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Features Health & Wellness

After the first of the year, the Macon County Department of Public Health and Healthy Carolinians of Macon County issued the State of the County’s Health Report for 2010. The annual report provides the most current data on a number of leading health indicators, including county demographics, leading causes of death, chronic disease mortality rates, injury prevention efforts, access to care, maternal and child health indicators and health promotion efforts in the county. The report helps inform community leaders, support organizations and others about the county’s progress on various health issues.

“We use the reports ... to help develop policy and plan programs so that we can use our resources efficiently and put them where we need them the most,” explained Becky Barr of the Macon County Department of Public Health.


Clinical and administrative staff at Highlands- Cashiers Hospital camped out overnight Sunday, Jan. 9, through Wednesday, Jan. 12, to assure they will be on the job during the winter conditions. Bunked in vacant patient rooms and doubled up with other staffers, employees went the extra mile to meet the needs of patients.

“I am continually impressed with the commitment and professionalism of our staff, especially during the recent weather conditions,” said Eileen Lipham, interim Chief Nursing Officer. “Sunday, before the storm hit, nursing, radiology, laboratory, respiratory therapy and environmental services staff began showing up with overnight bags packed and toothbrush in hand, prepared to stay as long as they needed to care for our patients. Their “do whatever it takes attitude” is a statement, showing the true commitment of each employee.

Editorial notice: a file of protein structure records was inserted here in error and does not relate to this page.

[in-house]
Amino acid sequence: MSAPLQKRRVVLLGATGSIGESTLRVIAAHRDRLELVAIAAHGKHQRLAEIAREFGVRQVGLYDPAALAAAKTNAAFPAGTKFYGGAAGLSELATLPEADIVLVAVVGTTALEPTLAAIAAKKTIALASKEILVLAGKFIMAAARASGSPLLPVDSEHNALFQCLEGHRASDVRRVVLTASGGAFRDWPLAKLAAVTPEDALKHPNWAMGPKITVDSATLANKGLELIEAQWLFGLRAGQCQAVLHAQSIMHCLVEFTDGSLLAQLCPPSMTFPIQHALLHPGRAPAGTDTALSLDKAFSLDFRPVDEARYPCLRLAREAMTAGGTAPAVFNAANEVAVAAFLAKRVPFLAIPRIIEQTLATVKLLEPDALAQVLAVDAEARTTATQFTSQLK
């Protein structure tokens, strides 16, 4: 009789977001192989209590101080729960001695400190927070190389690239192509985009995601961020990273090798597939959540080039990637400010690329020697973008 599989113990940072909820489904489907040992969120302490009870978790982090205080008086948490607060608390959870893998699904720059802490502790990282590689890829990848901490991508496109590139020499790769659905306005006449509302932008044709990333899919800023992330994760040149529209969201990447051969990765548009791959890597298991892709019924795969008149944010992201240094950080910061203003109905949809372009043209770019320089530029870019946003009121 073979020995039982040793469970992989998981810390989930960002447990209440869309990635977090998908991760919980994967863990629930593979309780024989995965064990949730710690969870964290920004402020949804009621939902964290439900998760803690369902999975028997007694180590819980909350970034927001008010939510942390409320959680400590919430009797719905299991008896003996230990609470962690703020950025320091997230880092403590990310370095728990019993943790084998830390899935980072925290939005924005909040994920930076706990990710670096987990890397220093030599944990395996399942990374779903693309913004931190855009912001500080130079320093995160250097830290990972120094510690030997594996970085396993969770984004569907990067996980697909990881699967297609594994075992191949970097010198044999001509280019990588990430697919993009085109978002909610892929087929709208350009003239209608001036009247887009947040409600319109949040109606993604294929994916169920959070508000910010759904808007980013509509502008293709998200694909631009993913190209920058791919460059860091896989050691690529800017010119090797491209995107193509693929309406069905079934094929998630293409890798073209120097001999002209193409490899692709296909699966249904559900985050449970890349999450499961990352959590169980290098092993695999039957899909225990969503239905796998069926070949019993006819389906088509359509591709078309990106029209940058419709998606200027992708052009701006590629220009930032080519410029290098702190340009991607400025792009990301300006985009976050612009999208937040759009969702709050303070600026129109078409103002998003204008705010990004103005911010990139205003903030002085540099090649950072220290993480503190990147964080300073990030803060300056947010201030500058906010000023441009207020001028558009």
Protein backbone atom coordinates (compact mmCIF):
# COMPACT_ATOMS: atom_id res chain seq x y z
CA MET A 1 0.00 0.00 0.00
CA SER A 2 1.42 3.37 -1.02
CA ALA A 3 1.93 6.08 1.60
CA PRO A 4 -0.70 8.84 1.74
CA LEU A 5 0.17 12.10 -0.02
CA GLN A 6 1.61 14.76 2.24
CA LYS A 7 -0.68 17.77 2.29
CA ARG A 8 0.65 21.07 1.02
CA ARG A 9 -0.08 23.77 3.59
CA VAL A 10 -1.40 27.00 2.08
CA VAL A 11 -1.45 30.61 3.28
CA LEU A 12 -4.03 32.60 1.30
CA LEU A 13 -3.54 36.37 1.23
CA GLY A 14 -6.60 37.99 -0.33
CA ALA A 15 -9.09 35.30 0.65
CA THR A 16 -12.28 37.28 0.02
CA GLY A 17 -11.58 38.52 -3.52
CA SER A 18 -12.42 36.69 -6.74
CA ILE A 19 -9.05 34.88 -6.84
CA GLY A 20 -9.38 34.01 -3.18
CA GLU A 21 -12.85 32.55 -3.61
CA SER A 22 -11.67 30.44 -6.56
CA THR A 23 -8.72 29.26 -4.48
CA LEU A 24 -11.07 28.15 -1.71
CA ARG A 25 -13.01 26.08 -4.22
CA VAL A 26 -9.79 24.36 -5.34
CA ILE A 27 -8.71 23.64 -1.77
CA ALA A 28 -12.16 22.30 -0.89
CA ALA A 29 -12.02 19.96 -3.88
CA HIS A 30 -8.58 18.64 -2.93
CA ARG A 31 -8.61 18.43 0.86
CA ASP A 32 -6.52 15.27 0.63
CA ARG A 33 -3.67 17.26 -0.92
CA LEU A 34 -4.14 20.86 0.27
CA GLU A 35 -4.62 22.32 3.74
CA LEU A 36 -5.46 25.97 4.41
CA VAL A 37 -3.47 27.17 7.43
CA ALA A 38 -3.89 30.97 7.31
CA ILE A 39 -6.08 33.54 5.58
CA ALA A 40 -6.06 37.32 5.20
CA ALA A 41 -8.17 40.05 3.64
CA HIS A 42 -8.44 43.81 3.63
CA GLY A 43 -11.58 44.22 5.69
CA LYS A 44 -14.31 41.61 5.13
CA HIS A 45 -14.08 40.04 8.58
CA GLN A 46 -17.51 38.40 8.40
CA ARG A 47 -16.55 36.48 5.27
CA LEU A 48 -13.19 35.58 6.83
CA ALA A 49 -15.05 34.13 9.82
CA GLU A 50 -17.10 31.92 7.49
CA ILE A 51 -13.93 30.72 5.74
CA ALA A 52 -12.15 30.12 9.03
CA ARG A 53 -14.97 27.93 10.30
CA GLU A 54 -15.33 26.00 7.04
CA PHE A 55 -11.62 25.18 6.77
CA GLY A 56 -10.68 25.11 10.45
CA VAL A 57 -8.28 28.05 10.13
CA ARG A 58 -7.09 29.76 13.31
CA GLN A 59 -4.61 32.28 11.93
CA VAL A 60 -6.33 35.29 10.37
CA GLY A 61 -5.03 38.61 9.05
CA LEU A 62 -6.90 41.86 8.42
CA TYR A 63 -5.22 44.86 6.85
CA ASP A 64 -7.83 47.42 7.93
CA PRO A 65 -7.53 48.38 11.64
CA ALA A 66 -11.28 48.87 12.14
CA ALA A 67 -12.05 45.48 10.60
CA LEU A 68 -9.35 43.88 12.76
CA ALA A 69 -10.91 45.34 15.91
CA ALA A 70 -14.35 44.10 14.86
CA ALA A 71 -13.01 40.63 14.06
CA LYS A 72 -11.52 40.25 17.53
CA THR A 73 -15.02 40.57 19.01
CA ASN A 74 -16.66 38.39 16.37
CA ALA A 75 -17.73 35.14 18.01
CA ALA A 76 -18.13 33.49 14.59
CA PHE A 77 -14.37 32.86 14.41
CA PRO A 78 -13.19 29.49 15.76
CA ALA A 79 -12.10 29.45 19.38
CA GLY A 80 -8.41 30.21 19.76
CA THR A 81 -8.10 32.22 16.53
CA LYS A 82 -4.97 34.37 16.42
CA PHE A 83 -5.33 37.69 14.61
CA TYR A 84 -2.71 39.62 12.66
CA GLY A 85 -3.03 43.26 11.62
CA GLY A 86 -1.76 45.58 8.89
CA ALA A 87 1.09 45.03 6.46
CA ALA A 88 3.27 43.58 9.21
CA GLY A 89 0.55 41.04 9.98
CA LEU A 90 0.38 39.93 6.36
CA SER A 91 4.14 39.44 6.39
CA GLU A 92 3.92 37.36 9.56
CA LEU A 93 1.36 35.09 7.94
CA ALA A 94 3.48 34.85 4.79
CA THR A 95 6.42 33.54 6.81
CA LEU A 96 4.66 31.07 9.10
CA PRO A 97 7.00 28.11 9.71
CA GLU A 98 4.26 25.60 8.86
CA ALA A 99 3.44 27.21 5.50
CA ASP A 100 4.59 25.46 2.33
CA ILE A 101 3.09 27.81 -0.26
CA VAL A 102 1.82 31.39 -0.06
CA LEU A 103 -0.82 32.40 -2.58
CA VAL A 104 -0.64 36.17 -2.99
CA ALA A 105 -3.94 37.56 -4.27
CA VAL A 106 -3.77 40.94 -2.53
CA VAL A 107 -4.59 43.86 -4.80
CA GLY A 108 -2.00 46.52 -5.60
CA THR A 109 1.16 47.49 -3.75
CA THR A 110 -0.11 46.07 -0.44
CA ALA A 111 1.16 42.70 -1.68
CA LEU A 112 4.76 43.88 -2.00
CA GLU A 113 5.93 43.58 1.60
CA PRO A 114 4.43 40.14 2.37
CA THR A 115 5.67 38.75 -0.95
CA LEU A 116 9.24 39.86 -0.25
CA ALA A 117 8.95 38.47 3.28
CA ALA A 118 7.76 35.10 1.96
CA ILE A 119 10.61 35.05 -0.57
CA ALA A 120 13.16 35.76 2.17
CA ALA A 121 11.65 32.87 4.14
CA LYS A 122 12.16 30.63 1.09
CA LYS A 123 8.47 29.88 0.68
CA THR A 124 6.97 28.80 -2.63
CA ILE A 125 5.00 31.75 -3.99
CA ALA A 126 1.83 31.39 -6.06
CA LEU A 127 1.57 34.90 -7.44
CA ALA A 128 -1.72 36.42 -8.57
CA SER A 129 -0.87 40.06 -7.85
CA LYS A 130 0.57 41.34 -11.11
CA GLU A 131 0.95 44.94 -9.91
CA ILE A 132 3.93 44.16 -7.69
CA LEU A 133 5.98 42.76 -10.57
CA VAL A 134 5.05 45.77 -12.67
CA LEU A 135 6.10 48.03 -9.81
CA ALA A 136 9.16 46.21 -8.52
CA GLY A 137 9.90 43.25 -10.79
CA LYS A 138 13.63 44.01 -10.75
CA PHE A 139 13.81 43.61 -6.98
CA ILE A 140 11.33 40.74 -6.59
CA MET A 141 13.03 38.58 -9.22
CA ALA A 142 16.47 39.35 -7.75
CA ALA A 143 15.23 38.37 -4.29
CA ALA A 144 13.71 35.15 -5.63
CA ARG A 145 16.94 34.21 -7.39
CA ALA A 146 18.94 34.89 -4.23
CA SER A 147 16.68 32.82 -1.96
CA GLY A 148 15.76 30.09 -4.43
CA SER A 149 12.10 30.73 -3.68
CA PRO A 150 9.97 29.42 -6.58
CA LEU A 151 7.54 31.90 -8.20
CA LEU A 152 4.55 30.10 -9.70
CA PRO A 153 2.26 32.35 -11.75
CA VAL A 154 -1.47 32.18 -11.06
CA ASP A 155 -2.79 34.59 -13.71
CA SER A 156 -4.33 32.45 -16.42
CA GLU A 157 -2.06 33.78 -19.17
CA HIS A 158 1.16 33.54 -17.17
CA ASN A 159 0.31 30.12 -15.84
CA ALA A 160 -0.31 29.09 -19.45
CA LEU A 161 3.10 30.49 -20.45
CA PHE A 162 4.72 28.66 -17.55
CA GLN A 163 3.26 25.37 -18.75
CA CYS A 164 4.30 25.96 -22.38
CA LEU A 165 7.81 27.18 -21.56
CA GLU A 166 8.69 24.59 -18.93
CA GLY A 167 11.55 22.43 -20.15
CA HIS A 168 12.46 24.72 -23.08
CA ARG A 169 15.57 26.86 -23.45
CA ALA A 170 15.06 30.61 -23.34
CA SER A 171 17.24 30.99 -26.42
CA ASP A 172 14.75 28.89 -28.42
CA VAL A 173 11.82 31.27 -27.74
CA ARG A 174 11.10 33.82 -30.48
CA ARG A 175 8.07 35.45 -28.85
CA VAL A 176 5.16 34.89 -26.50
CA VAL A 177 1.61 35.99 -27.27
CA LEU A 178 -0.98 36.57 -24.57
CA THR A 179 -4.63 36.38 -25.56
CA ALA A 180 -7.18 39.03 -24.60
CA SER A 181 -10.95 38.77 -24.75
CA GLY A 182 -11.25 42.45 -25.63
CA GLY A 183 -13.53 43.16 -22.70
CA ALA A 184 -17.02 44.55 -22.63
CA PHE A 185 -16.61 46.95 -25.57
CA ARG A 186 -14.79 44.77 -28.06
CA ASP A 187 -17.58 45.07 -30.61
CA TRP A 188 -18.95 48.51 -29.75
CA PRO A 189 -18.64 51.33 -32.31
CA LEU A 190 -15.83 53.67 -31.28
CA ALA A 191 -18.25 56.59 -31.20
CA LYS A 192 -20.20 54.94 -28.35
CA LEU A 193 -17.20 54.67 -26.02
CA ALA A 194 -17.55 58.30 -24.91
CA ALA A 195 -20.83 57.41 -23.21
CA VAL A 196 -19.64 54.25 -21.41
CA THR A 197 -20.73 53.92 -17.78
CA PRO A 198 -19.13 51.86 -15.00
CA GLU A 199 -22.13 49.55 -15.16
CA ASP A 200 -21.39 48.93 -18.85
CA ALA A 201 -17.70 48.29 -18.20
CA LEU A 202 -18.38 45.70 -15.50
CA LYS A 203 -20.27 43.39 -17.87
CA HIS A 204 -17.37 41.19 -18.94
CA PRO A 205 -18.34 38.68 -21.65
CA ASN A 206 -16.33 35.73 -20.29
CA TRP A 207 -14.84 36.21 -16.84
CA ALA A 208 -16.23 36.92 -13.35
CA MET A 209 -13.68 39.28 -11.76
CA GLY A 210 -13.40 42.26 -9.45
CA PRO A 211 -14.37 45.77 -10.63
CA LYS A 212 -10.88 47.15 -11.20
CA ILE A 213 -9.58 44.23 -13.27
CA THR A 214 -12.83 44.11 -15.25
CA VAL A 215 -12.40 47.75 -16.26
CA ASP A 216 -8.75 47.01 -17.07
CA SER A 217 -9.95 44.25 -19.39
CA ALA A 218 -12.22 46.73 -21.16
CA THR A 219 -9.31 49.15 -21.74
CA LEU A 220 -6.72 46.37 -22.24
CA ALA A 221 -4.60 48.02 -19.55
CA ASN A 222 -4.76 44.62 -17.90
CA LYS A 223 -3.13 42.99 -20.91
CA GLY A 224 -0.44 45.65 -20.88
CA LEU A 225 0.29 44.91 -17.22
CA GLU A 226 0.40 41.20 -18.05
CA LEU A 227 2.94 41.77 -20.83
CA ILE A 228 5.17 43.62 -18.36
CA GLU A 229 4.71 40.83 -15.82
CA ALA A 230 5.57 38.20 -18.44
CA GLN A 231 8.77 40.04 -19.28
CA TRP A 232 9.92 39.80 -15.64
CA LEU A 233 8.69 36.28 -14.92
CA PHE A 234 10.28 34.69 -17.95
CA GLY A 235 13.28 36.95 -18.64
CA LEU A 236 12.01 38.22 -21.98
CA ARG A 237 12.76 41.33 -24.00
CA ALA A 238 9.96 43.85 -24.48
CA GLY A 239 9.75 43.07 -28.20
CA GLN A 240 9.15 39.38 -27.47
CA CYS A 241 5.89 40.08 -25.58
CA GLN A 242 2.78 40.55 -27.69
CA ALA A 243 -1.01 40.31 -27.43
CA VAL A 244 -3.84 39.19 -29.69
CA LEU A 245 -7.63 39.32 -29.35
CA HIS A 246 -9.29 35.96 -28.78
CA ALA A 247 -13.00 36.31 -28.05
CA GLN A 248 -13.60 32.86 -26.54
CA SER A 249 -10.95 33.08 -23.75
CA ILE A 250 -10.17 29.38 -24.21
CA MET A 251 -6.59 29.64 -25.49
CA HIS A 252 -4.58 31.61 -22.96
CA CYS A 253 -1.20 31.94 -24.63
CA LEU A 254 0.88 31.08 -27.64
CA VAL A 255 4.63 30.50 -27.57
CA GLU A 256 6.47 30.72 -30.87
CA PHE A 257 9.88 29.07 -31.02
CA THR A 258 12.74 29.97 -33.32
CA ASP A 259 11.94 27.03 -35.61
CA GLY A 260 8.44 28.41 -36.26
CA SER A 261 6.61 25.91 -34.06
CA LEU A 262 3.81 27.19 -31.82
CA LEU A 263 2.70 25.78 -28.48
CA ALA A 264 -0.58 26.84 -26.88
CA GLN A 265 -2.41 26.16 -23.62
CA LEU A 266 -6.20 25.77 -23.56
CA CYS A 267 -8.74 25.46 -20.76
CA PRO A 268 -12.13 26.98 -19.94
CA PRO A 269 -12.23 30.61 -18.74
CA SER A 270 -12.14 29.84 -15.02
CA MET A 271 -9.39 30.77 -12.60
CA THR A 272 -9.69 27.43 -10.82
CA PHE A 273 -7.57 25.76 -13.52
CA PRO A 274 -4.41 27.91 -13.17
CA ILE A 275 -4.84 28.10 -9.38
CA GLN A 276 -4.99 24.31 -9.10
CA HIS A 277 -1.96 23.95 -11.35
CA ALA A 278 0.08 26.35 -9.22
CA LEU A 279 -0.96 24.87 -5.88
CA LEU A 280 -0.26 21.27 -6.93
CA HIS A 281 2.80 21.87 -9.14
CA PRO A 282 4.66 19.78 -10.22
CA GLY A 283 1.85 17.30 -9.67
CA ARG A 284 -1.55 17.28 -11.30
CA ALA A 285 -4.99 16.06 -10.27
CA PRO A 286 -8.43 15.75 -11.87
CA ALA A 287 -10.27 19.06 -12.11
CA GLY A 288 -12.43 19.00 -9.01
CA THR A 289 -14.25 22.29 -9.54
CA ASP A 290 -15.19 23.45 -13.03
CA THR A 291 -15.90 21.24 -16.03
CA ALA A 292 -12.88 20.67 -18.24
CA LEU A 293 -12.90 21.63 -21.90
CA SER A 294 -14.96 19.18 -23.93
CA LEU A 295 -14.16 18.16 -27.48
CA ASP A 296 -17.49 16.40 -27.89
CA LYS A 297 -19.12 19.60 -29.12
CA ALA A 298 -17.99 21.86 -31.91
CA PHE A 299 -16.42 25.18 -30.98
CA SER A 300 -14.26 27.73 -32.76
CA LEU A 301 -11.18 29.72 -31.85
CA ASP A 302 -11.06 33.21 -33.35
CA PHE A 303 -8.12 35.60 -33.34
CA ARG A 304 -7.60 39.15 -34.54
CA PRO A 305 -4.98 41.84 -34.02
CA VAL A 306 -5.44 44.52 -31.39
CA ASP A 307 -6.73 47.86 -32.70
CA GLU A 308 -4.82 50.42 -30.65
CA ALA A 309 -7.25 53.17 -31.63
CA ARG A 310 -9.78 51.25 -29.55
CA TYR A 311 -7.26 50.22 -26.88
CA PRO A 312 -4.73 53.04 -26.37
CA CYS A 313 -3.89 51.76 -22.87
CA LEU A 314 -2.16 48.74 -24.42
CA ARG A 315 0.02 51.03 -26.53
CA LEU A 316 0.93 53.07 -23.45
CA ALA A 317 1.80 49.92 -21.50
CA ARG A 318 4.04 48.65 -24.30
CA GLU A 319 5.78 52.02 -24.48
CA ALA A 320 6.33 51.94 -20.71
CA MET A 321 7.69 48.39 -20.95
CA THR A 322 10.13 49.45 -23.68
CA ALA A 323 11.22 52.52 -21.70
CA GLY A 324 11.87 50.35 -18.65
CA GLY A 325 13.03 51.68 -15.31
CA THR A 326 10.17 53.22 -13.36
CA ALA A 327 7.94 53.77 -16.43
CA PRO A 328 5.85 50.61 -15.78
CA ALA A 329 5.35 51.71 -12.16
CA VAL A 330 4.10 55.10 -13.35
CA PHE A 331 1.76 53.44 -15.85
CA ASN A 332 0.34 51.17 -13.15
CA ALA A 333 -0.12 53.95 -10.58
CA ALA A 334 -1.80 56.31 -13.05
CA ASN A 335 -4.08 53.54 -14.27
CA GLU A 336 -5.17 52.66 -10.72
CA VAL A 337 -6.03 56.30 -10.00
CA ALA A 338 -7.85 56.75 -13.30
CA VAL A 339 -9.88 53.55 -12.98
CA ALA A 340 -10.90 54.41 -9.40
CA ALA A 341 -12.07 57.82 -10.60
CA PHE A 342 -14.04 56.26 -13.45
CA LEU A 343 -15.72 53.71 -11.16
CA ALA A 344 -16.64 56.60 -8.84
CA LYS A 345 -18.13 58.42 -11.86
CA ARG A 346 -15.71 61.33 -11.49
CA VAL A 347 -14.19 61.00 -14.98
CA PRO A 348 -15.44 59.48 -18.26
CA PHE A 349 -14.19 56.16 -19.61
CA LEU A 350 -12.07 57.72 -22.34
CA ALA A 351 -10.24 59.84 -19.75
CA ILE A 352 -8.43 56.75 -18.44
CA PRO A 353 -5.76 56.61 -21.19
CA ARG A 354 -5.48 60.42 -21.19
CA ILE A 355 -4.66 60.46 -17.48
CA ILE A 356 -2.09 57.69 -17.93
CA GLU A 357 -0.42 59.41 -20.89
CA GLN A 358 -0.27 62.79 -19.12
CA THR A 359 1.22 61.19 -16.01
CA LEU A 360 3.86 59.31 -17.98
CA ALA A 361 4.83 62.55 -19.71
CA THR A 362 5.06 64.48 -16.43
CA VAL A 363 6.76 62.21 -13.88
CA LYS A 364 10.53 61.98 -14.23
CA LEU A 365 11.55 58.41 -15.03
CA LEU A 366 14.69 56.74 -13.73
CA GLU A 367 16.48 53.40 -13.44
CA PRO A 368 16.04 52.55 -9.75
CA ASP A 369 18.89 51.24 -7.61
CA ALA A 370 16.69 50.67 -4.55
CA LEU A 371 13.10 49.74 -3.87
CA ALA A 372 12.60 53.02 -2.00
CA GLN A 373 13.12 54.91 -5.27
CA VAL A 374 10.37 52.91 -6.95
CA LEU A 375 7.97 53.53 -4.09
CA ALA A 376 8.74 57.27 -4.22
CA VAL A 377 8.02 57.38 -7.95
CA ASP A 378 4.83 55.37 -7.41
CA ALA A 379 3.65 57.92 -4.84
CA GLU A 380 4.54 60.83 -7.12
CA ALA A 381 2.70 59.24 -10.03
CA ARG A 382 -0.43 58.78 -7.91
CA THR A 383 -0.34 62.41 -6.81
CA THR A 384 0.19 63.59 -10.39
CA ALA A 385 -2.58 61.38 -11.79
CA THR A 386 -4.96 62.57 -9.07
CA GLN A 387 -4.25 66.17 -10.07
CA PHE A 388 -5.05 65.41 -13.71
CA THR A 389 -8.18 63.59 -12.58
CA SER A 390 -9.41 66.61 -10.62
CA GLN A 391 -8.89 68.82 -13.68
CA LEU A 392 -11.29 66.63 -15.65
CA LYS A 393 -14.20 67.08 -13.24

The American Red Cross reports that inclement weather recently has resulted in more than 2,700 units of blood that could not be collected due to blood donation center closures, cancelled blood drives and the inability of donors to attend blood drives.

Donors are encouraged to donate as soon as weather and travel conditions permit. There is a special need for type O and type B blood donors.


“Vision Health” will be the topic for the upcoming Ladies Night Out program Tuesday, Jan. 25, beginning at 6:30 p.m. According to the National Eye Institute, millions of people have problems with their vision every year. The most common vision problems are refractive errors, such as nearsightedness, farsightedness, astigmatism, and presbyopia. Some steps to maintain healthy vision include: eating fruits and vegetables, keeping a healthy weight, avoiding cigarette smoking, and having eye exams. The Ladies Night Out speakers will be Tony Angel with the Franklin Lions Club and Dr. Frank Killian with Asheville Eye Associates. In addition to the health education program, Ladies Night Out participants can take part in a screening before the program courtesy of the Franklin Lions Club.


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published: 10/18/2013
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